There are a variety of definitions for personalizing learning. I’ll use the approach recommended by Kathleen McClaskey and Barbara Bray (http://www.personalizelearning.com/2013/03/new-personalization-vs-differentiation.html). They see personalized learning as a strategy that empowers the learner to make choices based on their interests, strengths, and weaknesses. The key is the fact that each learner is part of the instructional process. It’s not just the teacher making the instructional learning path decision. That would be an individualized learning approach. The same is true for differentiating instruction. While both individualized learning and differentiating have personal elements, they do not give the learner the control for their learning.

David shares the responsibility for the learning with his students. Games provide opportunities for individual pathways. Students have ownership of their learning through “BigCampus.”

5Using BigCampus students now have a place to see their achievements (badges), develop a social network of “Followers” and other students who “Follow” them, and can post information to a Wall. It’s really a private Facebook environment that is now shared with a learning community.

 

Daniel Harrold sees gaming in his classroom as a tool towards “autonomy.” I see his definition of autonomy as personalized learning. According to Daniel, “The biggest advantage and goal of Gamification is the pursuit of autonomy. If Gamification is simply used as a behaviorist model on steroids, it risks actually making students less self-regulated, and more dependent on external rewards. The design is key in order to give students flexibility and differentiation so they may mold their own learning experiences, and play the game not only to “win”, or “finish” or “earn an ‘A’” but to gain more autonomy.”

Michelle King and Nick Kaczmarek use game-based learning to empower their sixth grade students. They work in teams of two where the students become colonists or civilization builders. Like Daniel Harrold, Michelle and Nick’s students shape their own experiences by the choices they make in the “Big Game” – the analog game that the students create to address an Essential Question about history, geography, or economics. By giving the students autonomy, the students own their learning. They discover resources, engage in research, and reflect on the implications of their choices.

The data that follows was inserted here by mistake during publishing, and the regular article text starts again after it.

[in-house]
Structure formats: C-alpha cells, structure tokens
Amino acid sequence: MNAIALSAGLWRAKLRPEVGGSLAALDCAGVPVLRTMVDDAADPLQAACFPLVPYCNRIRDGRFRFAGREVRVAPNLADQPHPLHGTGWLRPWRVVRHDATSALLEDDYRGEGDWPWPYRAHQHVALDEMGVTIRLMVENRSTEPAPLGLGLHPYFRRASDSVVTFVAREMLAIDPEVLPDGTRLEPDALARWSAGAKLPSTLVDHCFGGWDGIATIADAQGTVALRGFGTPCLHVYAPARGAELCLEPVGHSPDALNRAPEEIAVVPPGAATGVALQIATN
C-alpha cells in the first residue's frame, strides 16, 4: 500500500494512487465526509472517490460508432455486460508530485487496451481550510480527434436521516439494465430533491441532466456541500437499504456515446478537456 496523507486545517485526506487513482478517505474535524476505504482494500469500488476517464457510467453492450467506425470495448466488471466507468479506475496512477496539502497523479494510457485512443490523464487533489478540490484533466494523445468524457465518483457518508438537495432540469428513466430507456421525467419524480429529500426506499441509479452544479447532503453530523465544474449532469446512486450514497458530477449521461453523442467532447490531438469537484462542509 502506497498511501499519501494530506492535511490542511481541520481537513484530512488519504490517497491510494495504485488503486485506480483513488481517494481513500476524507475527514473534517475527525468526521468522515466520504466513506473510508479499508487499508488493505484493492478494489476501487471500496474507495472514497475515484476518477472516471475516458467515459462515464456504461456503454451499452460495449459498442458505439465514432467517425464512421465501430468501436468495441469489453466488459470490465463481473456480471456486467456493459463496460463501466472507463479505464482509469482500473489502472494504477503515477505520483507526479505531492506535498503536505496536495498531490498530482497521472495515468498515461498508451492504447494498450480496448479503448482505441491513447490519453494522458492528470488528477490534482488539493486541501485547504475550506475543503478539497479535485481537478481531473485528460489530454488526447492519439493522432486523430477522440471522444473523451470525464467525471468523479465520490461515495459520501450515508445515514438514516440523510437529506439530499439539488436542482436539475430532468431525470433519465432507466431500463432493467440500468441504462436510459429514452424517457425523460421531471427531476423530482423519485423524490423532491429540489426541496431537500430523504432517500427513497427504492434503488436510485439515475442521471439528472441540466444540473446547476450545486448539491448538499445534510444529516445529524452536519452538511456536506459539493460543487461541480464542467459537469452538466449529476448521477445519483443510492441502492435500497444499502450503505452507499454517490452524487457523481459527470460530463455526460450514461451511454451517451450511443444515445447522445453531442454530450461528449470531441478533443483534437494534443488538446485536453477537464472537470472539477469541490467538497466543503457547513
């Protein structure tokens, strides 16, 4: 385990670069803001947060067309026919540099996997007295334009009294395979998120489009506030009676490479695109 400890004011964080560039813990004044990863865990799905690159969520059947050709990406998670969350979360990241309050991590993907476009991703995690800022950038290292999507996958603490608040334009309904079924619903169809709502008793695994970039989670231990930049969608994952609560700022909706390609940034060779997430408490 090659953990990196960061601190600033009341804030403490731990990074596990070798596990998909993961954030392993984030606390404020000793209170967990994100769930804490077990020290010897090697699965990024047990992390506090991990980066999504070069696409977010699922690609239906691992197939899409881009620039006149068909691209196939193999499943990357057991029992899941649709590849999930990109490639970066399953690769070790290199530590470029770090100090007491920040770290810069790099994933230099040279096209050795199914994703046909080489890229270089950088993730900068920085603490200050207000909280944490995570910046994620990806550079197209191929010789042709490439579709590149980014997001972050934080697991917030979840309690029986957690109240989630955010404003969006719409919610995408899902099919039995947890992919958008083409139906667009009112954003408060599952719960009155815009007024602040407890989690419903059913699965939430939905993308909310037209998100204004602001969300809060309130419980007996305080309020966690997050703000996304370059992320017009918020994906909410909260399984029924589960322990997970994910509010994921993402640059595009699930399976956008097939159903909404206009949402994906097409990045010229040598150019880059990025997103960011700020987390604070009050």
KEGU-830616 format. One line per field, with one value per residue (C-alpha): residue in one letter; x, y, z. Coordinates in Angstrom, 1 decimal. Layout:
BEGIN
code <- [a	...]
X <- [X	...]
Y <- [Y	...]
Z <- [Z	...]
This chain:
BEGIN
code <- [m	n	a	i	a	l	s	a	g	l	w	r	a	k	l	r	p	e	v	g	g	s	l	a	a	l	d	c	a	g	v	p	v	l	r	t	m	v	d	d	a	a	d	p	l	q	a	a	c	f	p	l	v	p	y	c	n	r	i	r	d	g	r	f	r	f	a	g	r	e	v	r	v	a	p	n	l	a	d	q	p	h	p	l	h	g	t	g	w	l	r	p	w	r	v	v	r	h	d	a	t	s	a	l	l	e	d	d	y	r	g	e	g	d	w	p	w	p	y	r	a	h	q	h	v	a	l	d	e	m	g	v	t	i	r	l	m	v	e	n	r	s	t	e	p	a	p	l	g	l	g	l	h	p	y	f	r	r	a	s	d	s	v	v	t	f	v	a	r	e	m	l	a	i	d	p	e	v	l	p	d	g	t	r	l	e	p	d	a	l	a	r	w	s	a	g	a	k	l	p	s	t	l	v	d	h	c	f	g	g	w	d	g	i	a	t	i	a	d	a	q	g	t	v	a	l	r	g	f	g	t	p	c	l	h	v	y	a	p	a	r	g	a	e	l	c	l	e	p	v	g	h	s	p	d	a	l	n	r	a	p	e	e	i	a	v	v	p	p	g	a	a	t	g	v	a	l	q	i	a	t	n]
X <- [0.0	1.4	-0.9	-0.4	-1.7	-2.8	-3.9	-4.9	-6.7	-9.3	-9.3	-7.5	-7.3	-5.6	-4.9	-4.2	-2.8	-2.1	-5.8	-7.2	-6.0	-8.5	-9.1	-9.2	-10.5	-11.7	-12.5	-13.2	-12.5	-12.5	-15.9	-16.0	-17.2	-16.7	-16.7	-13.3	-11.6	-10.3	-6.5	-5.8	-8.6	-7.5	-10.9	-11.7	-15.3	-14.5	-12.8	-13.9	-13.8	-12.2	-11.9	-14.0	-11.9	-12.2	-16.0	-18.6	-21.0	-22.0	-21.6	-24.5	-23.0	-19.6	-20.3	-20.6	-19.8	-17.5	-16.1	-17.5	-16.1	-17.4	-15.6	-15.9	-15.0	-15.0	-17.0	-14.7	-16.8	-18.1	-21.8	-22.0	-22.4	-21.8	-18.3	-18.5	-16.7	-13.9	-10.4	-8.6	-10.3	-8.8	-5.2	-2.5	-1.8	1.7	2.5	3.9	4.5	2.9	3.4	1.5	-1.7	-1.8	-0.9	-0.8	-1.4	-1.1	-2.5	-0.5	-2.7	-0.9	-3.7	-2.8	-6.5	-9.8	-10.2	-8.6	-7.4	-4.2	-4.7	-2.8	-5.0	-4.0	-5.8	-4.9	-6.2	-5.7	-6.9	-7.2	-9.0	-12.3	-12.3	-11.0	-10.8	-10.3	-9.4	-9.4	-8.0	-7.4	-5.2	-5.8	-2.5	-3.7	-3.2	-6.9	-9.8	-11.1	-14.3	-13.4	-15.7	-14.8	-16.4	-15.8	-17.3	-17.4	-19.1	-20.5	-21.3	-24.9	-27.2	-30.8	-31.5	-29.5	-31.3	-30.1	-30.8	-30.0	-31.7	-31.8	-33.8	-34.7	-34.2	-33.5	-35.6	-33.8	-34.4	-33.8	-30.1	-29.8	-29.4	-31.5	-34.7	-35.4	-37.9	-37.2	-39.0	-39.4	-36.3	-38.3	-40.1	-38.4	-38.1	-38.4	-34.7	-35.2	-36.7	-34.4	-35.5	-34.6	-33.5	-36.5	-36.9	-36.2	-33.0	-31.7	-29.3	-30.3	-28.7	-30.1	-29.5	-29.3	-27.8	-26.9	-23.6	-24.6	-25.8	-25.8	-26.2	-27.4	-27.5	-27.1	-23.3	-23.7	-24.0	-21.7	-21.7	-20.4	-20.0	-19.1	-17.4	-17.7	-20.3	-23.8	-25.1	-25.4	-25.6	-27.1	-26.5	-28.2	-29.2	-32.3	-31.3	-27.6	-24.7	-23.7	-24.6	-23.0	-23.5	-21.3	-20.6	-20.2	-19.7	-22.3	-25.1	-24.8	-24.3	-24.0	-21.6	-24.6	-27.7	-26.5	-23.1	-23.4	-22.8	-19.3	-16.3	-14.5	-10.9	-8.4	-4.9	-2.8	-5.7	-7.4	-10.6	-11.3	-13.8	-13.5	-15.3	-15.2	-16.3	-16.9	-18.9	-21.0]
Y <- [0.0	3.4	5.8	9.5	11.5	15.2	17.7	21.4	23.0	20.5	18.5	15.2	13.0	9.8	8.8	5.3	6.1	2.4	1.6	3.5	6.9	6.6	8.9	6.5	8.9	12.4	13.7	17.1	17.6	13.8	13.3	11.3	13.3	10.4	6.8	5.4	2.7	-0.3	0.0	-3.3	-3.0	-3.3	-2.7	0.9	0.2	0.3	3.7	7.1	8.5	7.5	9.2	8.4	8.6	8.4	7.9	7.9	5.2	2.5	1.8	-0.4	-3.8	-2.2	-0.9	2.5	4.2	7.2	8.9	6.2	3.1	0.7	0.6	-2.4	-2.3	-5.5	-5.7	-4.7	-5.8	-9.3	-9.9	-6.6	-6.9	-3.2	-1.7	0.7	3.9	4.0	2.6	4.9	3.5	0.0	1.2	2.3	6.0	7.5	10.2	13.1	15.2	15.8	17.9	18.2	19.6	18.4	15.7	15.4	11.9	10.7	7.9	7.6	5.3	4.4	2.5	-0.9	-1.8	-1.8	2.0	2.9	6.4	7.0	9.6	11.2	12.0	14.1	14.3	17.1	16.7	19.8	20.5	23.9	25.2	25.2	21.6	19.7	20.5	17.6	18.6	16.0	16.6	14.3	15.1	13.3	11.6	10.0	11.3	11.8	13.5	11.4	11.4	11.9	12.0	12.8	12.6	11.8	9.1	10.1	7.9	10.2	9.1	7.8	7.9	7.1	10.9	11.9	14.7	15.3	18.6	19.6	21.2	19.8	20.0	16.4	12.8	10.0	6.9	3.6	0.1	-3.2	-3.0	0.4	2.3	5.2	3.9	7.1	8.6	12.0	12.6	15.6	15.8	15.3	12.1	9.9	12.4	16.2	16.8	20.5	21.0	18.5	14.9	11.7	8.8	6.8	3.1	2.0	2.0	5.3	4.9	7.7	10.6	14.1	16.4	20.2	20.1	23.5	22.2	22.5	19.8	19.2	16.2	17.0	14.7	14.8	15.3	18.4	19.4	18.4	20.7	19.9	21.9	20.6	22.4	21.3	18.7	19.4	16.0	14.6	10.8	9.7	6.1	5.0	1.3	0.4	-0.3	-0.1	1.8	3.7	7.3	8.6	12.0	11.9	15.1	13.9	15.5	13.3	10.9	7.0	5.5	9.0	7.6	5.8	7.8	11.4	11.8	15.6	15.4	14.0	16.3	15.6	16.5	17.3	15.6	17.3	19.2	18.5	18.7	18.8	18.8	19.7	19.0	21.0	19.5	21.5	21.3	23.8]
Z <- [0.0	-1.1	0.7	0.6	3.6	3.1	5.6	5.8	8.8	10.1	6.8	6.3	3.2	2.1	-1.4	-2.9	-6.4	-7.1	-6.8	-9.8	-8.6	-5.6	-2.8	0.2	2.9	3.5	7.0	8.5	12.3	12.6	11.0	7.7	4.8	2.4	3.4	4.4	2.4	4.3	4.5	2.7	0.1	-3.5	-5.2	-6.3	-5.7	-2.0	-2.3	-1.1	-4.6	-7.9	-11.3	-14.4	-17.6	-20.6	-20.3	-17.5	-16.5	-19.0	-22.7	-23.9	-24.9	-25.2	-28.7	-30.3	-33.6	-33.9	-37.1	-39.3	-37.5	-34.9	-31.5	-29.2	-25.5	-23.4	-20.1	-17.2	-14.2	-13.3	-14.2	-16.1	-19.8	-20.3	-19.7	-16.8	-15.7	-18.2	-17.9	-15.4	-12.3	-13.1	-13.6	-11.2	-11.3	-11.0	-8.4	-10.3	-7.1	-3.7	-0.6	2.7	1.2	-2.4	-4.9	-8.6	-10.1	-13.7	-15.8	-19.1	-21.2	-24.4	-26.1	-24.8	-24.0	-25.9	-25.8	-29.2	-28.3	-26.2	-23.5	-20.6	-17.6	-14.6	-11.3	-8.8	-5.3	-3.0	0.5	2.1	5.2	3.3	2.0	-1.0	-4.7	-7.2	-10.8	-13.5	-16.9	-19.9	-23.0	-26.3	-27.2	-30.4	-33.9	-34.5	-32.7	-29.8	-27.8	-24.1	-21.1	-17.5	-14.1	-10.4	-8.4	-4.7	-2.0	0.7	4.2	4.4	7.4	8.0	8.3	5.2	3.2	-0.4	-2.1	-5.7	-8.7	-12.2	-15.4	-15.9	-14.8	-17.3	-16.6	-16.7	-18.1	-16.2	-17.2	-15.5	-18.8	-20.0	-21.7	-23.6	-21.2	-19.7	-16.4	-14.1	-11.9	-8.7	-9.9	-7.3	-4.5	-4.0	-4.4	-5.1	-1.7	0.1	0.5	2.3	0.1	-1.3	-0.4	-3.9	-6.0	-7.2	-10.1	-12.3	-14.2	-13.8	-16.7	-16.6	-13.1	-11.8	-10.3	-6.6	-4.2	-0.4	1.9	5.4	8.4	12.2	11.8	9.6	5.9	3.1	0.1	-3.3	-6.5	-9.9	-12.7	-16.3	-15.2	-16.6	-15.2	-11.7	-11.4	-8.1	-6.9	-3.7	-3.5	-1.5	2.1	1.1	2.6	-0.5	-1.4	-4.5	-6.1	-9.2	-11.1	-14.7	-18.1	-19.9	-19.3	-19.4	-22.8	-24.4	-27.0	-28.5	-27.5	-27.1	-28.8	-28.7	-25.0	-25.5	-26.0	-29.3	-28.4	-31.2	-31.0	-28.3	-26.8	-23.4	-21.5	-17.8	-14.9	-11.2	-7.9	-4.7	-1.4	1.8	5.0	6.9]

Making

Unlike Daniel Harrold and David Dulberger Michelle and Nick’s students develop the structure and rules for their academic “Big Game.” New mechanics occur as the game progresses based on student choices. For instance in one game “growing crops was not part of the original game” Nick explained. After the game progressed students felt that new features should be added. As part of the structure of the game students developed their own scoring system. Michelle added, “They created an algorithm for what constituted ‘happiness’ for their cultural group.”

Summary

The teachers I approached use a variety of game-based learning strategies to engage and empower their students. In each case the students play a key role in the game. The students make personal choices and are rewarded for their risk-taking. They sometimes may lose, since games by their nature have winners and losers. However, unlike a traditional classroom the students see “losing” as a strategy for getting better or defeating an opponent at another level. In the end all the students are winners. They have evidence – badges or their own learning – that they mastered something. Students in all three classrooms whether an elementary, middle, and high school level, are engaged and actively involved in learning content, dispositions, and processes that will make them successful life-long learners.

Redefining Play

Redefining Play

By Beverly Vaillancourt, M.Ed

Educator, Instructional Designer

“Play is the only way the highest intelligence of humankind can unfold.”

Joseph Chilton Pearce

Last week I had the pleasure of visiting two Zulama classes at West Allegheny High School in Imperial, Pennsylvania. Here students are learning about the evolution of games and learning how to create games for mobile devices. Teacher Chris Lucas challenges and encourages his students in ways that remind me of how a really good coach inspires a team to win. His students are engaged from the moment they enter the classroom until it is time to leave. They work in tandem to share information and deepen their learning within a comfortable and inspiring learning space where innovation and creative design are encouraged and valued. In Chris’s classrooms learning is a “happening” driven by design thinking. All in all, I had a delightful classroom visit and it got me thinking…

photo 2 (3)What if we view the classroom experience similar to the way we view the play experience that takes place in design thinking? What if standards-based education and the hard work of learning mimicked what happens within the social context of play? People are fully engaged and focused during play. They readily take on challenges, solve problems, innovate, and improve in their skills, as mistakes become opportunities to discover strategies for success. In play, perseverance is rewarded. What if kids viewed school in the same way they view play?